Rookie Mason Foster sat atop the team's first official depth chart at middle linebacker, but former USF star Tyrone McKenzie will be sure to make a competition out of it.
There aren’t a whole ton of position battles going on in Bucs training camp this season, but one of the most important (and most intriguing) is the battle to replace Barrett Ruud as the Bucs’ middle linebacker.
The Buccaneers decided not to re-sign their leading tackler of the last 4 seasons, so now the weight of opportunity falls on the shoulders of two young players: Tyrone McKenzie and Mason Foster.
McKenzie was drafted out of USF in the third round of the 2009 draft by the New England Patriots. But after tearing his ACL in a rookie minicamp and spending some time on both the injured reserve and the practice squad he was waived by the Patriots. Mark Dominik loves other team’s practice squad rejects and has proven he is quite skilled at finding diamonds in the rough. He grabbed up McKenzie, who is now fighting for the starting spot.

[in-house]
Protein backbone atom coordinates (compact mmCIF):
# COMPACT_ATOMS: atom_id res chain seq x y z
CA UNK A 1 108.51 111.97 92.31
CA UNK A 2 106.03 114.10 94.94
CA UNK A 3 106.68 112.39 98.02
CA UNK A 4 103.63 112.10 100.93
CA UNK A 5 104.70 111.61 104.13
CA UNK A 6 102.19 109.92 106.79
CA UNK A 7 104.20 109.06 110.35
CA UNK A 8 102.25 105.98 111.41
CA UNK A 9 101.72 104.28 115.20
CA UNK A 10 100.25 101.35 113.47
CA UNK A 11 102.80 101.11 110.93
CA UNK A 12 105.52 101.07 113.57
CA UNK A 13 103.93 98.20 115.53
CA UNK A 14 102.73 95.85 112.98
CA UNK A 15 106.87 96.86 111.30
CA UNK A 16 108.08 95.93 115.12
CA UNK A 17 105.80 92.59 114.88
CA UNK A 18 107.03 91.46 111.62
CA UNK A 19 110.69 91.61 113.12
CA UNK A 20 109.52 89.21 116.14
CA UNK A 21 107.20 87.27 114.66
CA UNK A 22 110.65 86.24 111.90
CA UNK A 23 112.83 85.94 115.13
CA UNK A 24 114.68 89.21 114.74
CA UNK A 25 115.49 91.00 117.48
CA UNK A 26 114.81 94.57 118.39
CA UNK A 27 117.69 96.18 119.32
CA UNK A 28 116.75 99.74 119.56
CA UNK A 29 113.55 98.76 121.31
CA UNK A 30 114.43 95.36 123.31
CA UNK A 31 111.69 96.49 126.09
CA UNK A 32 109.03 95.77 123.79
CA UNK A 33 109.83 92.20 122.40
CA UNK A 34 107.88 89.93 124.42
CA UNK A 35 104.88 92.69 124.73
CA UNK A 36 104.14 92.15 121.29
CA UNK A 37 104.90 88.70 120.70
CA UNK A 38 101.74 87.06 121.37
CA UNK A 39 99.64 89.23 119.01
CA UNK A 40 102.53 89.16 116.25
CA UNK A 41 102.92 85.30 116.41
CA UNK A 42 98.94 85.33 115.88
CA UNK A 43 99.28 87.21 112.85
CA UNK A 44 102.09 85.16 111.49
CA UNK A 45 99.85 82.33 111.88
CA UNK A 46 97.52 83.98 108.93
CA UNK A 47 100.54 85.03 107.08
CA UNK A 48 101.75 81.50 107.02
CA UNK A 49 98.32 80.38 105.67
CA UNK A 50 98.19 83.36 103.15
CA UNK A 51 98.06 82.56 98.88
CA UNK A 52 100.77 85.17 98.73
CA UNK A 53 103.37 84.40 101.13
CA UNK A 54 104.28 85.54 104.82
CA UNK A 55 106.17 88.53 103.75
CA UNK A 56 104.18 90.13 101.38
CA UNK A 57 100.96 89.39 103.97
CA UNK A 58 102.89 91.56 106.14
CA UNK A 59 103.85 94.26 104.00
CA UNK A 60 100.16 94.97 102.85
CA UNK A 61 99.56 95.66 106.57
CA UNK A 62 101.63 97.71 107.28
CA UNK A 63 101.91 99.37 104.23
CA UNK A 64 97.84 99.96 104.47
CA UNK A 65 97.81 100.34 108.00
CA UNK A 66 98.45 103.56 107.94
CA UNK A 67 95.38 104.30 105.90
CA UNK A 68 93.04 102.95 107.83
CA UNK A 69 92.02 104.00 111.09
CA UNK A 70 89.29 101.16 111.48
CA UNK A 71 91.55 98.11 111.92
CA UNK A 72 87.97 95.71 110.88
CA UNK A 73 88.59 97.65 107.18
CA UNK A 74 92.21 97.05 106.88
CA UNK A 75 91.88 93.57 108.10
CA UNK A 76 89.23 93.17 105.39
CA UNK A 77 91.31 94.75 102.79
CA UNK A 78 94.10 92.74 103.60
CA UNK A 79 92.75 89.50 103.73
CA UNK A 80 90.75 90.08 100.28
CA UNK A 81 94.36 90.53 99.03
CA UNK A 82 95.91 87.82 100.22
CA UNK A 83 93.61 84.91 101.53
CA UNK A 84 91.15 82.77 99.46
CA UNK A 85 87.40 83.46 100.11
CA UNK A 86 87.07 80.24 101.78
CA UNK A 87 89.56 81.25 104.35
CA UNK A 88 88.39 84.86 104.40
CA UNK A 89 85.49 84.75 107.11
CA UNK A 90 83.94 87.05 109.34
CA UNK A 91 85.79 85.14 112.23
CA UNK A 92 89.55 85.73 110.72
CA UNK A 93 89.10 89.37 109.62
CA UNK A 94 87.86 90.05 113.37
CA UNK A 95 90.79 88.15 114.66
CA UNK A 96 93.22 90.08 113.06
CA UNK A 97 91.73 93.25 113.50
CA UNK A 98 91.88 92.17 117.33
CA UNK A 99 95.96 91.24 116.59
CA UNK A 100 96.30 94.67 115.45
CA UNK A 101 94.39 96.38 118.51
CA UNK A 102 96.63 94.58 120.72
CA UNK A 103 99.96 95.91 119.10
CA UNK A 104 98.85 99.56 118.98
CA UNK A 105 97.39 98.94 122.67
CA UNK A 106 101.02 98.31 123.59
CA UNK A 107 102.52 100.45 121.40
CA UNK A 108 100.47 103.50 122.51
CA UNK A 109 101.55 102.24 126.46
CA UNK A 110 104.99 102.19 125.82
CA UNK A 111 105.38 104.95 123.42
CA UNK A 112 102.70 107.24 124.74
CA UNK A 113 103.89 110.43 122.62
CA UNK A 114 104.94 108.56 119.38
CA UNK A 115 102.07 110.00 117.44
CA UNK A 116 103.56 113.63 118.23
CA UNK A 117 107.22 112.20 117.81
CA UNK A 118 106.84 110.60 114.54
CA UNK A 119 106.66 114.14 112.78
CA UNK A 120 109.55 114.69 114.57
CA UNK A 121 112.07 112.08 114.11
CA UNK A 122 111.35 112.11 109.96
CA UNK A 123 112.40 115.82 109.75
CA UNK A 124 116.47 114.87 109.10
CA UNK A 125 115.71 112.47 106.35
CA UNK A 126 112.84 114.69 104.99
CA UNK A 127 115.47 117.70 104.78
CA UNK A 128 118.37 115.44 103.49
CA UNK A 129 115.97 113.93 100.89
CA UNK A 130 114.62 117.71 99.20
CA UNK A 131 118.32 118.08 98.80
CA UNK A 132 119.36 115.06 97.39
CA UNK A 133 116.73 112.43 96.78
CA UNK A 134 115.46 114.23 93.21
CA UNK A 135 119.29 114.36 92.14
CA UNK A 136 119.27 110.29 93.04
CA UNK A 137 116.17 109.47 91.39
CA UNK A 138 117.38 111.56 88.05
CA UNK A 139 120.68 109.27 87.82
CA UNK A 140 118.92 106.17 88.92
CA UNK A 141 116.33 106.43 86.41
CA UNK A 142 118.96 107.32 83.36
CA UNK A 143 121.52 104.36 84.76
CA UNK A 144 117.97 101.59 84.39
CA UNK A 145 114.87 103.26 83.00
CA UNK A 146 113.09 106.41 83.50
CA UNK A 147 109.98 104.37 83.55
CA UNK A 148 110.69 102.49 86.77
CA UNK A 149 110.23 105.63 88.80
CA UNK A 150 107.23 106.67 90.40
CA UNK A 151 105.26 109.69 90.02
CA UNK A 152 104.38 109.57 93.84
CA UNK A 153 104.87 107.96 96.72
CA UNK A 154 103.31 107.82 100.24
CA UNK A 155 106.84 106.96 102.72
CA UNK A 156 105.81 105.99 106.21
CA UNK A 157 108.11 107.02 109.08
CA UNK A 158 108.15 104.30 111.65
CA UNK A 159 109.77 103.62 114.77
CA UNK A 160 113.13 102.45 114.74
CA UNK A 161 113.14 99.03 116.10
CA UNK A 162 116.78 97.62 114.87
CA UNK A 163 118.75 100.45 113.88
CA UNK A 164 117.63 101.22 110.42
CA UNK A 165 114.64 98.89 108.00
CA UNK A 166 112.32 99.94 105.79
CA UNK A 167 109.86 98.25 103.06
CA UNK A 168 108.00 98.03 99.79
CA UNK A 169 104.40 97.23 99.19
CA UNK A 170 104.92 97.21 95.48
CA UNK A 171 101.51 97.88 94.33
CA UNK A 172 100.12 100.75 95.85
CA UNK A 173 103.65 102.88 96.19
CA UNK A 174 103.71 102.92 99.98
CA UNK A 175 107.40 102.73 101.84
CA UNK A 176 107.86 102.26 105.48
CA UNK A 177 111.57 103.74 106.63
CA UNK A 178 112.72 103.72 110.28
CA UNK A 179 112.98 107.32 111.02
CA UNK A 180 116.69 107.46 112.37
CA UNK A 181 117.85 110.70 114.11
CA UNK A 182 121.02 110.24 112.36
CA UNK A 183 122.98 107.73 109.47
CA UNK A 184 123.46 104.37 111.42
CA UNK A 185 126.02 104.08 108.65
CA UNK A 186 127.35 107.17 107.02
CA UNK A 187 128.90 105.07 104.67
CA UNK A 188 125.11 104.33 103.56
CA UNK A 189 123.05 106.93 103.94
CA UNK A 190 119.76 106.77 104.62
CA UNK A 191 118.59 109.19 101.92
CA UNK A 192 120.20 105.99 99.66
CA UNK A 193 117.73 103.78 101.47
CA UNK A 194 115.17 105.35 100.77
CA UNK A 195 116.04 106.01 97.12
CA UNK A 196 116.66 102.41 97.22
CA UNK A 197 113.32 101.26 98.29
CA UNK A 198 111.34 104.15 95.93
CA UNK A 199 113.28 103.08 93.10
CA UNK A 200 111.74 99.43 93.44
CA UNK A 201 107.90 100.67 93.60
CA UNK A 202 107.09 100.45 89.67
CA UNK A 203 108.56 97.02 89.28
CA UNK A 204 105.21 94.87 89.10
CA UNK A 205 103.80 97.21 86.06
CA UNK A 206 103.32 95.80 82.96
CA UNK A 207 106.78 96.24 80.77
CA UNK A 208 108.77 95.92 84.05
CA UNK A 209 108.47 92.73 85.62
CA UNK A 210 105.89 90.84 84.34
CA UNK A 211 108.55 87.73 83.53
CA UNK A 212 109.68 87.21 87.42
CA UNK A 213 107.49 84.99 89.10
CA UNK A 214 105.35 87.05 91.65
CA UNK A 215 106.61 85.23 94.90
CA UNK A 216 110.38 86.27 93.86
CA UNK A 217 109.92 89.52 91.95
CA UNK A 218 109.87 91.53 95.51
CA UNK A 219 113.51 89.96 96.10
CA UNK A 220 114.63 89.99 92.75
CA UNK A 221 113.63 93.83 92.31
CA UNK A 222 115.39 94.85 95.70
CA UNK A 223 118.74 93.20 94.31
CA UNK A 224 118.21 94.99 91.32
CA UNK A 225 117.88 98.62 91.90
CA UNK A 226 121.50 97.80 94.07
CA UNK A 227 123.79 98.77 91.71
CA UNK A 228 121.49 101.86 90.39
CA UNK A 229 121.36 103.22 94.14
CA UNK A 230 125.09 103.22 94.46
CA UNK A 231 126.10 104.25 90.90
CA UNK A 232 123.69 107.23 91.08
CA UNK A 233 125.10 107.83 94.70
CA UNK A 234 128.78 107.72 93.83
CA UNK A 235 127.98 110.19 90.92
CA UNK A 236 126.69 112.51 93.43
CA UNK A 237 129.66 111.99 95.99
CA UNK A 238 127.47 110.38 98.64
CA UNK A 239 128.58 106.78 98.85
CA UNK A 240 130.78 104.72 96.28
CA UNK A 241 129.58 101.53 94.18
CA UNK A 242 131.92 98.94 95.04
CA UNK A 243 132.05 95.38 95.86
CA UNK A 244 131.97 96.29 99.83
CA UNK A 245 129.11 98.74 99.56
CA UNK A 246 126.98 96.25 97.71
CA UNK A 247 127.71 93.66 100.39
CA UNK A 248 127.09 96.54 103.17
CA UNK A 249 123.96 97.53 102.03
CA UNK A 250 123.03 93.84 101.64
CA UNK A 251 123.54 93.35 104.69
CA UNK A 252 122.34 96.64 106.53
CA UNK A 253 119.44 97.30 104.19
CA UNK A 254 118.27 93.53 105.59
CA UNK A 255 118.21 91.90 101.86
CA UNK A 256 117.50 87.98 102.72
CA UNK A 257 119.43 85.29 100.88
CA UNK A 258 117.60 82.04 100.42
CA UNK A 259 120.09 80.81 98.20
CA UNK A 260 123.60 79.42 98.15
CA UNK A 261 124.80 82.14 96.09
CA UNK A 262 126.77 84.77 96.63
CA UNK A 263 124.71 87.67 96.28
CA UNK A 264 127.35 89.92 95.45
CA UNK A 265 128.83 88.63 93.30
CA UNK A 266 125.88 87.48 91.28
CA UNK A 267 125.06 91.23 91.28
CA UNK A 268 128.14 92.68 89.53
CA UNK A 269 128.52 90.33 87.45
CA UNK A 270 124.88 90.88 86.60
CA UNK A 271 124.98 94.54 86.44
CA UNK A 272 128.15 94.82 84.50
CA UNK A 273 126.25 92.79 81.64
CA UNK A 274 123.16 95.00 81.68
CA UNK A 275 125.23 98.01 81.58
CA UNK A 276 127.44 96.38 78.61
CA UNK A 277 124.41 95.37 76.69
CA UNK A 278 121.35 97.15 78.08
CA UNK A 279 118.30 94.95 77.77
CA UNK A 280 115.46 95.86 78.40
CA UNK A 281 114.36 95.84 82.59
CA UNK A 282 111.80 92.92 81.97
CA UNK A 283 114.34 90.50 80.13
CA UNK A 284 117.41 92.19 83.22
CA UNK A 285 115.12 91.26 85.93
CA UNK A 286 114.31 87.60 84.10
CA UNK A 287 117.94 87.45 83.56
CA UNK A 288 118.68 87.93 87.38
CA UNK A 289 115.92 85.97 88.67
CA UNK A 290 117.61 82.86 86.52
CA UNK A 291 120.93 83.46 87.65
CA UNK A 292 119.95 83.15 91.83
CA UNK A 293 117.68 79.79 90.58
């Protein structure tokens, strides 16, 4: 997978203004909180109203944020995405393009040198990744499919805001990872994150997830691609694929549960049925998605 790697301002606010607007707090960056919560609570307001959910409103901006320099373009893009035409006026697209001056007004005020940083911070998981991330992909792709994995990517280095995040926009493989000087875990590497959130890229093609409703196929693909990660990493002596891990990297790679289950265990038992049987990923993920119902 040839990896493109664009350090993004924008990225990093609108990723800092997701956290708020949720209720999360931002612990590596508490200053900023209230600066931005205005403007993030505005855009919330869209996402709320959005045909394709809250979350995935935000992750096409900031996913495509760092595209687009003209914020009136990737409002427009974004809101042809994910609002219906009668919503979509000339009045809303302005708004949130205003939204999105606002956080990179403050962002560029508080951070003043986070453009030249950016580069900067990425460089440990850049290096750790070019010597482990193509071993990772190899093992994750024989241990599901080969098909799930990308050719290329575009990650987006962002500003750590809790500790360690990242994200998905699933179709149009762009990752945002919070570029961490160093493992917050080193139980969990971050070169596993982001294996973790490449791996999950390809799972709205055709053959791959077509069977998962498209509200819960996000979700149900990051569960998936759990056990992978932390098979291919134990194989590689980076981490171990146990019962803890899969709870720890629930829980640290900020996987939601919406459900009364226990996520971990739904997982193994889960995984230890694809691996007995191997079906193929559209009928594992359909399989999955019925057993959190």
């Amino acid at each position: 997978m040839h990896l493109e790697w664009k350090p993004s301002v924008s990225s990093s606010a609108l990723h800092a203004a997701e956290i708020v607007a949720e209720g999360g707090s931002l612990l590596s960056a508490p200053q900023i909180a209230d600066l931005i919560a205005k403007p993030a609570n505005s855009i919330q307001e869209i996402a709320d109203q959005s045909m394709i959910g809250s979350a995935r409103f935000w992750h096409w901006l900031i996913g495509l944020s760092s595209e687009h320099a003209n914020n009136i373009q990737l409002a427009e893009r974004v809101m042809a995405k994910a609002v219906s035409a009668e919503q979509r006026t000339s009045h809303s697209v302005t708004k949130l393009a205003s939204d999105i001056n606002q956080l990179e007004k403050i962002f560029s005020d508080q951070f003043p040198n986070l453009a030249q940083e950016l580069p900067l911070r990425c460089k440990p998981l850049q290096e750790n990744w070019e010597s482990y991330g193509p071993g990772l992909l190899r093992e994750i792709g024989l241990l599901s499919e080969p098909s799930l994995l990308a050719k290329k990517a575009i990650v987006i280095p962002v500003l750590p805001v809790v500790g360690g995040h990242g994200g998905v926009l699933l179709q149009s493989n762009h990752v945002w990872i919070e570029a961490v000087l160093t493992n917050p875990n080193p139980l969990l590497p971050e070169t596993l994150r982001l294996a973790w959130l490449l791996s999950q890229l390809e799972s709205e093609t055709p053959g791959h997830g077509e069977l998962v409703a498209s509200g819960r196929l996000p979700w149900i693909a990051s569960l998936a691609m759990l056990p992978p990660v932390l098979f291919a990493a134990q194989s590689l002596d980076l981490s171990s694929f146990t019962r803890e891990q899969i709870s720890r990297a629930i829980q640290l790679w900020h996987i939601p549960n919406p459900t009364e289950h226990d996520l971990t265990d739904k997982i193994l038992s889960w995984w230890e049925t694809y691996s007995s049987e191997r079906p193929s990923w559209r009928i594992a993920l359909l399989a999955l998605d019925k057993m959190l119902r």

Mason Foster recorded 12.46 tackled per game in his senior season at Washington before being drafted in the third round of the last draft by the Buccaneers. They probably had no intention of re-signing Ruud at the time of the draft and recognized that whichever player they drafted would get the chance to play right away. This has proven to be true, as Foster currently sits atop the depth charts in advance of the Bucs’ first preseason game against Kansas City this Friday.
So who’s the man? If there’s one position to have your eyes on closely during this preseason it will be the man in the middle. I personally am wary of starting a rookie at one of the most important positions on the defense after the players were locked out for most of the offseason. In fact, one of the reasons he may be closer to being up to speed is because of the unofficial minicamp that McKenzie helped organize.
Let’s just hope that the team makes it a fair competition and doesn’t shoehorn Foster into the position because they are suffering from Shiny New Toy Syndrome.